L.A.’s HEALTH arrived like a stampeding triceratops. They had a thundering track by that name, sure, but their sound combined the massive weight and blunt strength of the extinct beast and featured piercing focal points akin to the dinosaur’s horns. There was something feral about their blend of guitars, drums, and burning synths, not to mention the Zoothorn, a microphone fed through obscuring and chaotic effects pedals. All along, though, they displayed their connections to and passion for pop and electronic music. They first rose to national prominence, after all, through Crystal Castles’ rework of “Crimewave” and later released two HEALTH//DISCO albums full of remixes. The infusion of that sound came to the fore with their superb cover of labelmate Pictureplane’s “Goth Star”, in which the outfit used pounding drumming and crystallized guitar to replicate the producer’s electronics. The cyborg version of that triceratops was as nimble and majestic as it was devastating.
Its been four years since HEALTH released that cover and even longer since the band’s last album, 2009’s Get Color. That record moved away from the chaos of their debut, pushing the disco feel, only the mirrorball was made up of jagged pieces of industrial machinery, not smooth glass. Naturally, much of the anticipation for the eventual follow-up focused on whether they’d continue that trend. To clear up any speculation, they hired dark ambient composer The Haxan Cloak to produce and a Kanye/Beyoncé vet, Andrew Dawson, to engineer the sessions. The group reportedly rerecorded the album a few times, and the combination of long gestation, their work on a largely ambient video game soundtrack, and a push further into traditional electronics resulted in Death Magic, an album that sounds as if someone looked at that android triceratops and decided to upgrade it by taking off some of the weight and losing the horns. It’s not entirely without destructive force; it just trades a good deal of it in favor of sleeker focus.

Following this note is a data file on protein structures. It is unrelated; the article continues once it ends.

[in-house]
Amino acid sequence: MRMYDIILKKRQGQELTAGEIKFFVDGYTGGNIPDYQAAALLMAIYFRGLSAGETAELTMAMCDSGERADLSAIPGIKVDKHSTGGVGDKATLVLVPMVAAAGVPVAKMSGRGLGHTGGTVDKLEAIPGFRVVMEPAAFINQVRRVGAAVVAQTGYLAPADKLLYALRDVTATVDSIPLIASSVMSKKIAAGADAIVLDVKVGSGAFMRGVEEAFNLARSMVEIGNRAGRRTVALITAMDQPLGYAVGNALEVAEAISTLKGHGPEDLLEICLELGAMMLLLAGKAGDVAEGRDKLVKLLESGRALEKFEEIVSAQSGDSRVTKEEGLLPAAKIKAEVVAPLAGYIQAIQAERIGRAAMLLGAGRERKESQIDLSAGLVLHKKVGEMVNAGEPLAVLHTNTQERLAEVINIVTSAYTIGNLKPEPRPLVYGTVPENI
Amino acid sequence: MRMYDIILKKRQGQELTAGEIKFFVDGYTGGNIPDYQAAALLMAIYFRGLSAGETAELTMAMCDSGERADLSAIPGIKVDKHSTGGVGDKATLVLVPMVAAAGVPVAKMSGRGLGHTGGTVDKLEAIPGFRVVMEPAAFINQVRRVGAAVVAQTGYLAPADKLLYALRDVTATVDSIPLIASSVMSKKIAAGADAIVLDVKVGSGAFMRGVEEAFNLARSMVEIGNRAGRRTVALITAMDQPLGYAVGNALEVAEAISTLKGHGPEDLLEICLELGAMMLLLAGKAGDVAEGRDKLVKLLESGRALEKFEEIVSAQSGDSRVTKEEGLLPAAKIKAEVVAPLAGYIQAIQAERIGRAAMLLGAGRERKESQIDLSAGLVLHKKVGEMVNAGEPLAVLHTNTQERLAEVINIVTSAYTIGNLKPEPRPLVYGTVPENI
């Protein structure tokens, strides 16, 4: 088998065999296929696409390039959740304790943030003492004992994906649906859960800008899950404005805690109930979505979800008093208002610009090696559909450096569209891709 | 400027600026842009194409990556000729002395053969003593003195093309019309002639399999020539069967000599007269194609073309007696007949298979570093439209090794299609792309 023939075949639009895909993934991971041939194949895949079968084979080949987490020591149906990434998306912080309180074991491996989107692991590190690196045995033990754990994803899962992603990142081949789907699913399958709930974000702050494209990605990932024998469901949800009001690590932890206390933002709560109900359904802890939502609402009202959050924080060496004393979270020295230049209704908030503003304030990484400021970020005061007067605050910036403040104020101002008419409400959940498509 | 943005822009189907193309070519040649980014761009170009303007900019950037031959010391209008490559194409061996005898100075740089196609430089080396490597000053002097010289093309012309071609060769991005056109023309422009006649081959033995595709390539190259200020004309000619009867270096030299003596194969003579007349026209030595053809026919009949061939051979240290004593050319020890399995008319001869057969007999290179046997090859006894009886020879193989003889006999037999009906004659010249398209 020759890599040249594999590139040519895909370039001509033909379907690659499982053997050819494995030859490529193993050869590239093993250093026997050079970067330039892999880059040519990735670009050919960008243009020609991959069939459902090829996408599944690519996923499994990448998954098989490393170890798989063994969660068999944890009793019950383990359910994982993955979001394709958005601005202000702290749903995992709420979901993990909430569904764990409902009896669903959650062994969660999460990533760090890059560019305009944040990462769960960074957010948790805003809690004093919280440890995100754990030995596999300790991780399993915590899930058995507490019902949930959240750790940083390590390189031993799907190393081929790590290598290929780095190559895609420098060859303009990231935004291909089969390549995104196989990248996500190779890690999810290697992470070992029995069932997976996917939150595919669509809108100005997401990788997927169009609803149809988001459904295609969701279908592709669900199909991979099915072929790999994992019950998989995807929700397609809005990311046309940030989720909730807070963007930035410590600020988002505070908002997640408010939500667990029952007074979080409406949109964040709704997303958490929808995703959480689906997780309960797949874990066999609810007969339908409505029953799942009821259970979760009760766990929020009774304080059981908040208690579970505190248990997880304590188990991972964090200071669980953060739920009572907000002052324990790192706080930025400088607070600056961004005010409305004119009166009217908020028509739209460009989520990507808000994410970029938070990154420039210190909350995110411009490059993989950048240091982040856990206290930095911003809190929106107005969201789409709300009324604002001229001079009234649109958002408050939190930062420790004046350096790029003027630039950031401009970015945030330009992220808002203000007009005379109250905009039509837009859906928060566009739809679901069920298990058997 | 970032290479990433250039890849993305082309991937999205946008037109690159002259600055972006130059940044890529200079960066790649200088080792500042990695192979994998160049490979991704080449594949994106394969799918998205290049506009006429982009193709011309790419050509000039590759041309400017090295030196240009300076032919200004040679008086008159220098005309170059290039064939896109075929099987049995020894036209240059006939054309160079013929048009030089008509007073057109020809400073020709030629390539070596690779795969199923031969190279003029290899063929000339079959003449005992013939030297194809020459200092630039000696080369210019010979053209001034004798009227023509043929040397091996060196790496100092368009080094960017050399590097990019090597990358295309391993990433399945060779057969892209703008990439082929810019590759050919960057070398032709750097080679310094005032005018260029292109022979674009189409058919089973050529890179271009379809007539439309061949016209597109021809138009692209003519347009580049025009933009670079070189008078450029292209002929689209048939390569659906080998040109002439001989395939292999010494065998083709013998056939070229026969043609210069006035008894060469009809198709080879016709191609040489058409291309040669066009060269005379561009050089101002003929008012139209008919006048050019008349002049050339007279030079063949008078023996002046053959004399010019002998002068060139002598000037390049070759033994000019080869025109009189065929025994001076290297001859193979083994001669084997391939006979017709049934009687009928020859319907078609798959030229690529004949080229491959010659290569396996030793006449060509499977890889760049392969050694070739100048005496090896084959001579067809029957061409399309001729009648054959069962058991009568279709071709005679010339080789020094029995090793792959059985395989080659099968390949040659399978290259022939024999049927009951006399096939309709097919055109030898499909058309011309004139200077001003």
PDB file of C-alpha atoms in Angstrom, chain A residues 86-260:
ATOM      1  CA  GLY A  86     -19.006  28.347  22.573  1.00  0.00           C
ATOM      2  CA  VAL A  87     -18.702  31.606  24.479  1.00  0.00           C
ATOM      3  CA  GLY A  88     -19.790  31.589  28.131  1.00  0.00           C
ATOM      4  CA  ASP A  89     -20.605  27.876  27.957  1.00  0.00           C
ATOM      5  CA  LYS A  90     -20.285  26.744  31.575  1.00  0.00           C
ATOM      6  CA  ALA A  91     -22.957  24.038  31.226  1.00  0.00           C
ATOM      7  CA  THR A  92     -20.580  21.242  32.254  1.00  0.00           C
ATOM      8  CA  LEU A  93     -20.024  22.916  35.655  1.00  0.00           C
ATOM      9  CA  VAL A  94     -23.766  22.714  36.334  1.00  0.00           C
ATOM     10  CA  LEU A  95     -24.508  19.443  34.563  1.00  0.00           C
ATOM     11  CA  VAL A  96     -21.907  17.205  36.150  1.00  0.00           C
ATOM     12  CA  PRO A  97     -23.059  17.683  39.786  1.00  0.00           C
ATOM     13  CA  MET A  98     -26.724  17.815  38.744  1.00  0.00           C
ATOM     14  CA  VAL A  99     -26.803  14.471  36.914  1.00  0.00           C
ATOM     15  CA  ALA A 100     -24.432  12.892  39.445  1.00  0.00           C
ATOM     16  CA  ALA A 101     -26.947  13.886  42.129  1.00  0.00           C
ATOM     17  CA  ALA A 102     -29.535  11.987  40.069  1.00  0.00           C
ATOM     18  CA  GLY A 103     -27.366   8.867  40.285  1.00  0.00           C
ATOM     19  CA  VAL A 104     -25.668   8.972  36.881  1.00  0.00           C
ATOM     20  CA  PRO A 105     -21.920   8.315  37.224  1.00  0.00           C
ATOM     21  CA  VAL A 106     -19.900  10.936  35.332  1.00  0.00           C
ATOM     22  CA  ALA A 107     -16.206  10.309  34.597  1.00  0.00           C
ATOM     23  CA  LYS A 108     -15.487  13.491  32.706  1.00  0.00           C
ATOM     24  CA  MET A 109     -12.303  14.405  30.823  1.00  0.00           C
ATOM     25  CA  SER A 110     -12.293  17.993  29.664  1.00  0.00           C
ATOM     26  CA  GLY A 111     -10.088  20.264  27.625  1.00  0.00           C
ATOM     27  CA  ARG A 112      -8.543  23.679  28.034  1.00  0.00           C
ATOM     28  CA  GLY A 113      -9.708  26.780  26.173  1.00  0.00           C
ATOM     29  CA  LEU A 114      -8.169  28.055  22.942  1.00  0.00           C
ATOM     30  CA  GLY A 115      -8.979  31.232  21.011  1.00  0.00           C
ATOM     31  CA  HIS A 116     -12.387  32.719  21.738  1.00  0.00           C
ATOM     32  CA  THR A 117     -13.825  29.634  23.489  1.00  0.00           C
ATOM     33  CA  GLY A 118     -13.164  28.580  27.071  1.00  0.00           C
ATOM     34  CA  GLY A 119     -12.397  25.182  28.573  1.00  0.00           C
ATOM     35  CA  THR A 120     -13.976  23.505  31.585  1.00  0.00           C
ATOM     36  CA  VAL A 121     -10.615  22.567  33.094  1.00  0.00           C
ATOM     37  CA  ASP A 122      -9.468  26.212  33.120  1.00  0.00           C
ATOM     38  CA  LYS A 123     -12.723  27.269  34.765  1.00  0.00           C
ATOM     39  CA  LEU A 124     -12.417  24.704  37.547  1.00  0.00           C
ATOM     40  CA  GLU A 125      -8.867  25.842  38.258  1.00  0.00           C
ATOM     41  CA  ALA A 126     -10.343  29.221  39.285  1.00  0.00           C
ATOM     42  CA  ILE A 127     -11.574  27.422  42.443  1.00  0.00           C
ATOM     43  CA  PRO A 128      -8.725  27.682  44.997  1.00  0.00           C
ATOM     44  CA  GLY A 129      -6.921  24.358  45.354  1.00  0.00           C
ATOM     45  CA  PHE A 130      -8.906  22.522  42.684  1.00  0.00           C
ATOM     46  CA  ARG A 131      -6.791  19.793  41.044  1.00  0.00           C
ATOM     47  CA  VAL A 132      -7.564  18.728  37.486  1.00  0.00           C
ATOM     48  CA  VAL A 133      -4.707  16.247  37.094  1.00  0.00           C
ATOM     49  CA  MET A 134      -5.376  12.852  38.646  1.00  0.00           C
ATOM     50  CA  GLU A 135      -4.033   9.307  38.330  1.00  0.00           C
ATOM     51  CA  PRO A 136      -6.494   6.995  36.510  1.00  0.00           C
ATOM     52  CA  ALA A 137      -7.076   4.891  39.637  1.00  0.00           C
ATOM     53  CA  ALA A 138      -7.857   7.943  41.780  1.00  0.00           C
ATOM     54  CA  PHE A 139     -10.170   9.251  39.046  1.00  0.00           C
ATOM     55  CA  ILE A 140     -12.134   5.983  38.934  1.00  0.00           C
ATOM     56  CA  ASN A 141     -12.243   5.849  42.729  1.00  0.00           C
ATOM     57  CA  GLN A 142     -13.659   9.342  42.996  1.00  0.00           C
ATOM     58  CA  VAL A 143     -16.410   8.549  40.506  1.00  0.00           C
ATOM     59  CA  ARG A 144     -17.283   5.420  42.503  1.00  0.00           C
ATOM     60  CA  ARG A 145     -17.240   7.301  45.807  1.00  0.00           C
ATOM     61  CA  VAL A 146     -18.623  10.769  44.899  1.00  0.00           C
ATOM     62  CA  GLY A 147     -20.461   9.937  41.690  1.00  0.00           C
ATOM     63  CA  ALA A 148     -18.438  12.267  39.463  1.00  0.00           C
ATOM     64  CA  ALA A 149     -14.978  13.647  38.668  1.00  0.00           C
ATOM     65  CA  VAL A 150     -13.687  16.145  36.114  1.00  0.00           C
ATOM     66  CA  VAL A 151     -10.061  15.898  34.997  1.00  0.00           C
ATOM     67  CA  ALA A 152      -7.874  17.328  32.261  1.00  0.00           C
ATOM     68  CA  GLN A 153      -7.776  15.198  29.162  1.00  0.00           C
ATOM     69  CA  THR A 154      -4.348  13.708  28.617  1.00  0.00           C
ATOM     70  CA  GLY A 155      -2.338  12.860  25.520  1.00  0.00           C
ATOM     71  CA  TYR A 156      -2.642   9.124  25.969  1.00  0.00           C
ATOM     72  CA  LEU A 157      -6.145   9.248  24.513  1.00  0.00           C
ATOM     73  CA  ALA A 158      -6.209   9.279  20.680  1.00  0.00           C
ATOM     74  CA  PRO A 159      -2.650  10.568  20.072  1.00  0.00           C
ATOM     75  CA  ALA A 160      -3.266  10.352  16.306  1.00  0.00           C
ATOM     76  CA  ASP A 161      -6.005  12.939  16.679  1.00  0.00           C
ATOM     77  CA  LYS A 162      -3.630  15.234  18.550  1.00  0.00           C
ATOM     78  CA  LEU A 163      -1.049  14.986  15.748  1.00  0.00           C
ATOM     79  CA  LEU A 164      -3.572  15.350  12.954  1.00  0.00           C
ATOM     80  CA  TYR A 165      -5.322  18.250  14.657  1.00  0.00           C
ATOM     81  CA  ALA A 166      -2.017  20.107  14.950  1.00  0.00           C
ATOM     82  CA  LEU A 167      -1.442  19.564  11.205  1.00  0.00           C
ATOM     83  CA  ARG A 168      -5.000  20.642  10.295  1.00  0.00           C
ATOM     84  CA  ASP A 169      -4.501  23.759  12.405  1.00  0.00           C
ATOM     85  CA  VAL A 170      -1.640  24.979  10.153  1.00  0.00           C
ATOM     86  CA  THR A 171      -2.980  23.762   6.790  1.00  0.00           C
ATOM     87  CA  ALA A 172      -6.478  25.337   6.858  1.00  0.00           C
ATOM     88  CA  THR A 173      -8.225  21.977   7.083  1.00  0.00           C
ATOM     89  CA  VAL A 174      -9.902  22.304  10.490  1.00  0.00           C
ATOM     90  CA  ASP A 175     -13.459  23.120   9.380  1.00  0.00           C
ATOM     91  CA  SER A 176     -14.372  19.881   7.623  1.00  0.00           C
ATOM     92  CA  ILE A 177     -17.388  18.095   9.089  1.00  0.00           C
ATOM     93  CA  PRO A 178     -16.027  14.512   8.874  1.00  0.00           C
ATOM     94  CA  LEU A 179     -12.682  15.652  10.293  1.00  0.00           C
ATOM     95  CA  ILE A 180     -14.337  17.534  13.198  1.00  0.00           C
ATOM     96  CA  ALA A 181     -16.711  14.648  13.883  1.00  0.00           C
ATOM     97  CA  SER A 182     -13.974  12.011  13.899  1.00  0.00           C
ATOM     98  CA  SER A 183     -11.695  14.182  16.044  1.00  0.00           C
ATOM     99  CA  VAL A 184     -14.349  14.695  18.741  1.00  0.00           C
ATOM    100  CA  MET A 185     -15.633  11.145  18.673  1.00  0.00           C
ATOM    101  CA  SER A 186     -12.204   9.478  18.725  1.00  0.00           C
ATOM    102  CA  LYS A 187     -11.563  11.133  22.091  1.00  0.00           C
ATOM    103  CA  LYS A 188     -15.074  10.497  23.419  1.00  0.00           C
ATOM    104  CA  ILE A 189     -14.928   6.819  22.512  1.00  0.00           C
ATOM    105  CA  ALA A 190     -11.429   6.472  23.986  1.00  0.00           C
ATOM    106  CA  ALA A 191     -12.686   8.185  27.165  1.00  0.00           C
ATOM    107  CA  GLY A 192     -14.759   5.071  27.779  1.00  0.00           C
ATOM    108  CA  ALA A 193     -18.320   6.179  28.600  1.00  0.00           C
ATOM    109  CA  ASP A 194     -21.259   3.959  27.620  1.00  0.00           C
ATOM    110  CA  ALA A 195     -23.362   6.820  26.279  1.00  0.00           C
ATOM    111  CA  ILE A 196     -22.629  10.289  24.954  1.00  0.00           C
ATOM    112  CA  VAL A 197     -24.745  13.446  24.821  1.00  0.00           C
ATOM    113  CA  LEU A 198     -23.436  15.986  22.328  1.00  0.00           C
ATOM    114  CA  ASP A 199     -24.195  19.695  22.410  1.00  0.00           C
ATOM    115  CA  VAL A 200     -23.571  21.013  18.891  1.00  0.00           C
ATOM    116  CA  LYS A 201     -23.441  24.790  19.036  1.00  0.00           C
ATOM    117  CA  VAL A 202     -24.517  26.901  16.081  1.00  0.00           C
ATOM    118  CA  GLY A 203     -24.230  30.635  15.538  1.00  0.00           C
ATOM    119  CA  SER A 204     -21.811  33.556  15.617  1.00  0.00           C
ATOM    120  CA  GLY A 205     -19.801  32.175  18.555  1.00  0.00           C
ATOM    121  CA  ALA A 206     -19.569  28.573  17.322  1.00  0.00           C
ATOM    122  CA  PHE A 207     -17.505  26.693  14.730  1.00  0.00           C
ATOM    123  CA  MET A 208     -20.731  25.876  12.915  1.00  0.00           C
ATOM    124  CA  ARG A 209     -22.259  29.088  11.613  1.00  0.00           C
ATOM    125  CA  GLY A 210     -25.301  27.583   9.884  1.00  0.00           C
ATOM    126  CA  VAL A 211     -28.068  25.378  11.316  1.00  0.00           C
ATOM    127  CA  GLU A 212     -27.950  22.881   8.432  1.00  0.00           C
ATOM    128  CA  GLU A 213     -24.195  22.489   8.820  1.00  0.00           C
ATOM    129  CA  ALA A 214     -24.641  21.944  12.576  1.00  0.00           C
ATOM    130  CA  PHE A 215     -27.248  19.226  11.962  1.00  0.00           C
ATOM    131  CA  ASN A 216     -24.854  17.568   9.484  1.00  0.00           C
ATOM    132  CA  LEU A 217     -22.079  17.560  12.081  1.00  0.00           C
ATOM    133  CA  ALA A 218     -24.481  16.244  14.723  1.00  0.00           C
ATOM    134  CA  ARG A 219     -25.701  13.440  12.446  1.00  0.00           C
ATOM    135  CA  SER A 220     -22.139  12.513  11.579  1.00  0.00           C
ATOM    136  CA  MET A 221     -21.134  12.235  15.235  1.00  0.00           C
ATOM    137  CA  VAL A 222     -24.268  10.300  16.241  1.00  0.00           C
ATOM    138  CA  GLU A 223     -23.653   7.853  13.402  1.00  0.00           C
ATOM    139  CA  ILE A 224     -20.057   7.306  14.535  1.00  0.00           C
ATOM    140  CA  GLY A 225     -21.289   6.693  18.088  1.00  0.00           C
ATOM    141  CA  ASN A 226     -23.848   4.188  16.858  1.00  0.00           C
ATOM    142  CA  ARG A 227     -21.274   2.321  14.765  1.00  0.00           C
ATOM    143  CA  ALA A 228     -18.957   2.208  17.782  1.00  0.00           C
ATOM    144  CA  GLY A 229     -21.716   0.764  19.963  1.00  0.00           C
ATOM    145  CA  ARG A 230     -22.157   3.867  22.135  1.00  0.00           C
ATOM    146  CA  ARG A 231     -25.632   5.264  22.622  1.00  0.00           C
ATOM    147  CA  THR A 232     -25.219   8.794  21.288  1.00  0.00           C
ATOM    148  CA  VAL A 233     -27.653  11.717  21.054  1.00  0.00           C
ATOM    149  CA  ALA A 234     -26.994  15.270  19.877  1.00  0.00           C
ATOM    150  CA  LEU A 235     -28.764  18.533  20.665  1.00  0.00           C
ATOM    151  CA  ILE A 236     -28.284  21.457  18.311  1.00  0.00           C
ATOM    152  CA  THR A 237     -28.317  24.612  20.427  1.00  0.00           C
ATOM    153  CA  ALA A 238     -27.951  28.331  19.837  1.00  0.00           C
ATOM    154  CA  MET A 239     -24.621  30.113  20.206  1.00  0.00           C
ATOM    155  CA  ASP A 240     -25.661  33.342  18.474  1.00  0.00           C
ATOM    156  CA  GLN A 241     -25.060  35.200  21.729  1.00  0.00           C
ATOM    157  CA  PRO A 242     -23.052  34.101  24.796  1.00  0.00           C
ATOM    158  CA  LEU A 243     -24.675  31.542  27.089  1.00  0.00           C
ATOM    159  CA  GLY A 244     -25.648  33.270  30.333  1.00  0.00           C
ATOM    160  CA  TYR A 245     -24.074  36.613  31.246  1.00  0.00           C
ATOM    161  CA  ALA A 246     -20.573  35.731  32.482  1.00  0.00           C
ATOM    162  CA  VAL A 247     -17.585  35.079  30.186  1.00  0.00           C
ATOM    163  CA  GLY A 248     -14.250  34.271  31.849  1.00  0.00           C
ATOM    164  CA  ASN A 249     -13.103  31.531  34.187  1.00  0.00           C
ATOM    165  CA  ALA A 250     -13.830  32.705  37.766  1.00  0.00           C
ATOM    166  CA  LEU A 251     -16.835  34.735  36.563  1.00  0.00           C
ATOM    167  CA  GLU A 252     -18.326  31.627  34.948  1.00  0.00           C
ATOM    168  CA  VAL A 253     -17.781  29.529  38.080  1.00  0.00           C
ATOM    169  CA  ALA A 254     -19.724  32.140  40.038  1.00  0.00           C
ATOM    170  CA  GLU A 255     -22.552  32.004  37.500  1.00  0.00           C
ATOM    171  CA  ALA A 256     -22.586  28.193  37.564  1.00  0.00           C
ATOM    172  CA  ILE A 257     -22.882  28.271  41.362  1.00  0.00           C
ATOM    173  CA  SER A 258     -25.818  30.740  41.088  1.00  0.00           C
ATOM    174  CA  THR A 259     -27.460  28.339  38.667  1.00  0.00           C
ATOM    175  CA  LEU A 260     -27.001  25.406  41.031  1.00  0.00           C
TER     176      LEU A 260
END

Perhaps the biggest difference comes in the percussion. On previous albums, and especially in HEALTH’s live shows, Benjamin Jared Miller’s drumming (with added tom work from multi-instrumentalist Jupiter Keyes) used overwhelming force while also blurring the lines between machine-like precision and volatile bursts of purely human intensity. Too often on Death Magic the percussive elements are either produced electronically or pushed so far back in the mix that they’re sapped of strength and energy. There’s a stronger focus on Jake Duzsik’s vocals, too; the Zoothorn and the shrieking are largely gone, and instead bleak, heartbroken lyrics dominate. “It’s not love, but I still want you,” Duzsik repeats on the shallow disco of “L.A. LOOKS”. “Love, love, love/ Is not enough,” he goes on “VICTIM”. “And we both know love’s not in our hearts,” he adds on the slow-stepping “STONEFIST”. The added spotlight on his lyrics reveals their lack of shading, whereas in the mire of machinery of HEALTH or Get Color, they gained some allure in their mystery.
When the noise and live drumming do show up, they differentiate the constant stream of industrial electronic darkness. “MEN TODAY” opens on one of Miller’s trademark thundering rolls, followed by bursts of howling noise mixing in and out of the controlled vocals. Here, Duzsik acts as the chilled air in the eye of the storm. “COURTSHIP II”, a sequel to a track from their debut, comes unhinged. Miller lays down a heartbeat pattern, and Keyes and bassist John Famiglietti interrupt it with heavily affected squall, and then Duzsik’s lighthouse vocals guide things back to an approachable shore.
There’s a locked-away sadness to Death Magic’s deadened, industrial take on electronic music. It’s club music for those not focused on the dance floor itself, but the emptiness lying beneath the gestures of having a good time and being with people and hooking up, not to mention the lingering depressed hangover — don’t forget, there are songs called “SALVIA” and “DRUGS EXIST”. That sort of stance works best, though, with some sort of musical catharsis, some visceral release. Instead of exploding, the album passes by, steely-eyed and grim. By all accounts, that malaise doesn’t carry over into HEALTH’s live show; a recent residency at The Echo in the quartet’s hometown garnered rave reviews. That could be due to the fact that Miller’s live drumming comes through stronger in person, or to the massive volume being pumped through the speakers, or their reliably intense performance style. Or it could just be that all the dancing bodies bumping into each other gives this album the physical life it needs.
Essential Tracks: “MEN TODAY”, “COURTSHIP II”